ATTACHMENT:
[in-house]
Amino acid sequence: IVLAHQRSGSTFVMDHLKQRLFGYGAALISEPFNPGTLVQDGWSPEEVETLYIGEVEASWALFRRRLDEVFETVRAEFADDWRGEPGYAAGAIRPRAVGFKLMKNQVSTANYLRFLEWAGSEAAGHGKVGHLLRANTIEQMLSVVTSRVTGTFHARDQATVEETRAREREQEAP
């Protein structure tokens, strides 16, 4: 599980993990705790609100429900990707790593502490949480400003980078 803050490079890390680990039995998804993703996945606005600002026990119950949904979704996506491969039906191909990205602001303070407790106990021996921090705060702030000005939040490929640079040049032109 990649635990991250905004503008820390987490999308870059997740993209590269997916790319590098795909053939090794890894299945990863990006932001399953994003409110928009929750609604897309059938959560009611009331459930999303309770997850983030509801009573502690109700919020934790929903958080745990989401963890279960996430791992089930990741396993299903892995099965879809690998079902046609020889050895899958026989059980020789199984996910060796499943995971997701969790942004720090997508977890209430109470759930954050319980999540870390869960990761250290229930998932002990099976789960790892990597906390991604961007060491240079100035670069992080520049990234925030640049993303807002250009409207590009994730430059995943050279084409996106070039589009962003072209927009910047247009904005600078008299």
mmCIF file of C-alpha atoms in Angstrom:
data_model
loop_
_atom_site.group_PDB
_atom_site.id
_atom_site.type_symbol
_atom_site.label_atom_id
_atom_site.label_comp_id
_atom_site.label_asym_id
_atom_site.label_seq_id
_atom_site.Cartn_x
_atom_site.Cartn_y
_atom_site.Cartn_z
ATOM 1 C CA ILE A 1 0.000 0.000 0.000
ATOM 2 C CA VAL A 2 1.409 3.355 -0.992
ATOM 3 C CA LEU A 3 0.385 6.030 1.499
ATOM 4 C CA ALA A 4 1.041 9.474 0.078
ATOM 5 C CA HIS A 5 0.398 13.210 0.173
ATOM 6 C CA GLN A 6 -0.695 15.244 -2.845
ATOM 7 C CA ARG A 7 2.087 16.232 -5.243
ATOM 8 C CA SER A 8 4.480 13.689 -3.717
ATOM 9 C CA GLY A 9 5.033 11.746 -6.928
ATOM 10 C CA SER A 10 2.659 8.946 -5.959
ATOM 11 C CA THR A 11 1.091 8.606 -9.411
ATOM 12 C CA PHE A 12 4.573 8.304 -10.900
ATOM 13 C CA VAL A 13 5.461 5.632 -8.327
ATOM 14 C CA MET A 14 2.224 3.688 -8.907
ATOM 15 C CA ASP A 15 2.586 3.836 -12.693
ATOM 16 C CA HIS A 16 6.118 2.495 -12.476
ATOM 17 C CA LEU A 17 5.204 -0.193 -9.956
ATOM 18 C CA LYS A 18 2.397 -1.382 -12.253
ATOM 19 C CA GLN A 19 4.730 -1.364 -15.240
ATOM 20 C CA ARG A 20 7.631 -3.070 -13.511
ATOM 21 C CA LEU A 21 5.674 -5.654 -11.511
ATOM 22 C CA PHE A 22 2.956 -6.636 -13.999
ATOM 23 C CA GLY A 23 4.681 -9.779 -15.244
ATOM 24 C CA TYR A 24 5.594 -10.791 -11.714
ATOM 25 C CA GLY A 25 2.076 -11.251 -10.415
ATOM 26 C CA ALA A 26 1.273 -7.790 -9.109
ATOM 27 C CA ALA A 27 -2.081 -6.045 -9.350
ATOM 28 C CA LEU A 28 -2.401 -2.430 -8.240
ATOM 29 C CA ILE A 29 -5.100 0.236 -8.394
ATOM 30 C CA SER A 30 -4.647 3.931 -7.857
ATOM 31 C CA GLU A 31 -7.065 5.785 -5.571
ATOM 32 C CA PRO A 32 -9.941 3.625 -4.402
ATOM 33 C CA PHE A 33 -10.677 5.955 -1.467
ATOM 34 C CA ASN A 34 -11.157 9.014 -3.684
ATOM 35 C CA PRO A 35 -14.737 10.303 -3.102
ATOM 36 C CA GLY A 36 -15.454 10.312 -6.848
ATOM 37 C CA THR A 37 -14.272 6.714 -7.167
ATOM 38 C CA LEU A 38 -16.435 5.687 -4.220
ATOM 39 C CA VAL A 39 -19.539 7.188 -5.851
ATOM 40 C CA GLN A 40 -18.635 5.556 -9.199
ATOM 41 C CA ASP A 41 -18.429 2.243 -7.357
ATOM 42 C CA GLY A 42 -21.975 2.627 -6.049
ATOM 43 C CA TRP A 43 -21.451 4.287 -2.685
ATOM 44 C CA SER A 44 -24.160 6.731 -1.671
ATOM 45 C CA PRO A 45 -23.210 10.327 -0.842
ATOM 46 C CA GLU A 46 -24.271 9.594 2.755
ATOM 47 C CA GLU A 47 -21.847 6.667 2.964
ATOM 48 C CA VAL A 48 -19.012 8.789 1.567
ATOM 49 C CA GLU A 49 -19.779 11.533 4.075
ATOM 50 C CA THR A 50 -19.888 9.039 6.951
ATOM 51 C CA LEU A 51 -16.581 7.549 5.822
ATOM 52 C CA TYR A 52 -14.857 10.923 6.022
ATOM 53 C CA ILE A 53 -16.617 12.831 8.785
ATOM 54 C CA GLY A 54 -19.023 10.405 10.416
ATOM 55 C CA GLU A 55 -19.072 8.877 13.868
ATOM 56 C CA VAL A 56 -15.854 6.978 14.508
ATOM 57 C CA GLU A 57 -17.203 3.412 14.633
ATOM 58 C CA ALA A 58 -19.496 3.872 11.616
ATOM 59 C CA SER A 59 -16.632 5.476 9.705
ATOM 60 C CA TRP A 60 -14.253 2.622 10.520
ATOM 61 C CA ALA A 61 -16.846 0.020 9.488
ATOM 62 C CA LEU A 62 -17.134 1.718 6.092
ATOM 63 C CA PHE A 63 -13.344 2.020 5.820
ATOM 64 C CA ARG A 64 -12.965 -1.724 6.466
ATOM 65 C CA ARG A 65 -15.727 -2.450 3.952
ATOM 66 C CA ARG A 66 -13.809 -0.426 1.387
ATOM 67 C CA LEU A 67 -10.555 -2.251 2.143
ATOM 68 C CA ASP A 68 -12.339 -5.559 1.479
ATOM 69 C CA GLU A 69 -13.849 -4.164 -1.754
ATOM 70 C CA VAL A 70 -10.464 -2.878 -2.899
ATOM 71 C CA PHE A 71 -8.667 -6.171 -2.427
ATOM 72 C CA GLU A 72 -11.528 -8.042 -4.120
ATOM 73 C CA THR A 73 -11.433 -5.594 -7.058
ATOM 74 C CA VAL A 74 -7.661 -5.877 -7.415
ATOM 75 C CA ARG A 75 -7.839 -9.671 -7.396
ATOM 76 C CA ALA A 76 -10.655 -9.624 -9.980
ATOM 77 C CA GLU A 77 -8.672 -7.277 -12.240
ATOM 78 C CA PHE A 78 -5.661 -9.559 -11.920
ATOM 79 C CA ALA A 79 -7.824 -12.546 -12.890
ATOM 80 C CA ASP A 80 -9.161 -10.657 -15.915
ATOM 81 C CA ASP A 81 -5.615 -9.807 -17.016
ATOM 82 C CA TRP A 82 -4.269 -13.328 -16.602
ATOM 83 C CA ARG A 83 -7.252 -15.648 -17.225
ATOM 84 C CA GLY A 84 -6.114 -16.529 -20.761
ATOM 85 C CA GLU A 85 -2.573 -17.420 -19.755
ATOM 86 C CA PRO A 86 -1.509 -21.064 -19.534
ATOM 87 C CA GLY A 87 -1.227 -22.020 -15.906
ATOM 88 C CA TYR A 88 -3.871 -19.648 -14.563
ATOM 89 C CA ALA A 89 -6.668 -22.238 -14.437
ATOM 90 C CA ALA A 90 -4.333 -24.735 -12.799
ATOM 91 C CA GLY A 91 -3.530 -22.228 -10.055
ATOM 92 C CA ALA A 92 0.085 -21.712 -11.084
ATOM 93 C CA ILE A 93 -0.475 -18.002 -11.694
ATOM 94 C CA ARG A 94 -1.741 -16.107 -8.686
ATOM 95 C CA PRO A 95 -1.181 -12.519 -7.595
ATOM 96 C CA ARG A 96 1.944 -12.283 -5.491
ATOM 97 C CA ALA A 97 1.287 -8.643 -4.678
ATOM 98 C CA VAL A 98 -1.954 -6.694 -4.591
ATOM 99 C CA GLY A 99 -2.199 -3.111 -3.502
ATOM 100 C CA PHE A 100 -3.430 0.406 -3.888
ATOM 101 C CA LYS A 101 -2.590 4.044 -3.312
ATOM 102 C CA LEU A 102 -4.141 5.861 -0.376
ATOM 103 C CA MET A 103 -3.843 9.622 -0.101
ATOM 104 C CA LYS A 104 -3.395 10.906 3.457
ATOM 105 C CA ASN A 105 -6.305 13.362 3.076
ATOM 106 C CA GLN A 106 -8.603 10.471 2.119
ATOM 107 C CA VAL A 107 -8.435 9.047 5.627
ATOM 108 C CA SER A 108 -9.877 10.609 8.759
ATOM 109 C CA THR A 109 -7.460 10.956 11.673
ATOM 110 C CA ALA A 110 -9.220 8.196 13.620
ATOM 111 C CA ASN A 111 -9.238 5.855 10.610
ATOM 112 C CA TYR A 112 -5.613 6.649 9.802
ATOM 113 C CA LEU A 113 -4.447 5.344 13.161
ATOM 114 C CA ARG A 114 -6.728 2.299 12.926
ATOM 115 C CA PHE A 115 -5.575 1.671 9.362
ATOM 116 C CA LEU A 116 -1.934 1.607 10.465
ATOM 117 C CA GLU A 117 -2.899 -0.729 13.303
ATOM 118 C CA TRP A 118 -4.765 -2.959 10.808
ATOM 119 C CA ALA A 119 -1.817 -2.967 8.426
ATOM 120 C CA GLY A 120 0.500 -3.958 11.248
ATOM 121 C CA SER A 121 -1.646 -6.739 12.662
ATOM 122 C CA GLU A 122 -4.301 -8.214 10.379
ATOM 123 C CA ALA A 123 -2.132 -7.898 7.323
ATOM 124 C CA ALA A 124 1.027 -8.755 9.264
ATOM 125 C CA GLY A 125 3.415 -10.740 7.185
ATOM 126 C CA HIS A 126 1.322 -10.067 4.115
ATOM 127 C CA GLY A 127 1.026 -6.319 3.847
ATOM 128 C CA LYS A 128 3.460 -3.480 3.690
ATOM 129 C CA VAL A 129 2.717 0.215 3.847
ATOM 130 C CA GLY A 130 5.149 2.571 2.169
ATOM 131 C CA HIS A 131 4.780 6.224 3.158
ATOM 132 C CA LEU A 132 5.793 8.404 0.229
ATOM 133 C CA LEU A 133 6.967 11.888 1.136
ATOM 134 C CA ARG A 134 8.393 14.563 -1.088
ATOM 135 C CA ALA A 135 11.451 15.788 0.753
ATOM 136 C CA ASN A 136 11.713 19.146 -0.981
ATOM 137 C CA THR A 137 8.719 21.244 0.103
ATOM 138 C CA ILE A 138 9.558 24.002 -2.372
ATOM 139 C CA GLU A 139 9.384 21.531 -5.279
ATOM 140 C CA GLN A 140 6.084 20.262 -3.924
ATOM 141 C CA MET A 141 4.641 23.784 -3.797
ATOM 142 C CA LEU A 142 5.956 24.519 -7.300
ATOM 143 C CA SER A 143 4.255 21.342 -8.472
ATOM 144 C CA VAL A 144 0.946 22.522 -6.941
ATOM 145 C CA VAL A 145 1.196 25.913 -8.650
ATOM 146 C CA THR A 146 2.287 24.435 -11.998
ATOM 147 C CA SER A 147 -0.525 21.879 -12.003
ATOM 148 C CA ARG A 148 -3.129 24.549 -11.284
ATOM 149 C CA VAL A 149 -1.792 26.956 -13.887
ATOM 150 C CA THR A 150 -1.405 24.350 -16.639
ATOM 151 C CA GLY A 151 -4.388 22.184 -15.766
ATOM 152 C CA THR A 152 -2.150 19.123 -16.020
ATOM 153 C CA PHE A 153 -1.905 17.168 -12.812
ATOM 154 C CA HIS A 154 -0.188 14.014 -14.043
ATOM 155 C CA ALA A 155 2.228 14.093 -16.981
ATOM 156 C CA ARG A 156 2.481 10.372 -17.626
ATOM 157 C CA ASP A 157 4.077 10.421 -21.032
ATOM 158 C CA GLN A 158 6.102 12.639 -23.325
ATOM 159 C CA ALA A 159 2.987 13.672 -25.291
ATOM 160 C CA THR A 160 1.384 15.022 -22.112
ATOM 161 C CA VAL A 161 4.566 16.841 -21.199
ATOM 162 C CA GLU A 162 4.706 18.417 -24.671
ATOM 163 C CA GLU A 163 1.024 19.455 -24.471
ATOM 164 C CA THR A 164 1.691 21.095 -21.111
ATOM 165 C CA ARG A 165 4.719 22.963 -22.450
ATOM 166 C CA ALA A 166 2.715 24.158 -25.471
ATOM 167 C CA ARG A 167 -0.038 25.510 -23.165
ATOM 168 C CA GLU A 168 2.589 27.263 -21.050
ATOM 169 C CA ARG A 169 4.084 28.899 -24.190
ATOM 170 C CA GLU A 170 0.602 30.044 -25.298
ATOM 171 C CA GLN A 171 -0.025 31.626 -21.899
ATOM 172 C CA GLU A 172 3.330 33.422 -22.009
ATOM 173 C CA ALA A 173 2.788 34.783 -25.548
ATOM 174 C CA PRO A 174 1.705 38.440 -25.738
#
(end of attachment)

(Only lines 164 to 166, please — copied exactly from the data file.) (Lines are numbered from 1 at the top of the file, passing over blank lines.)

ATOM 148 C CA ARG A 148 -3.129 24.549 -11.284
ATOM 149 C CA VAL A 149 -1.792 26.956 -13.887
ATOM 150 C CA THR A 150 -1.405 24.350 -16.639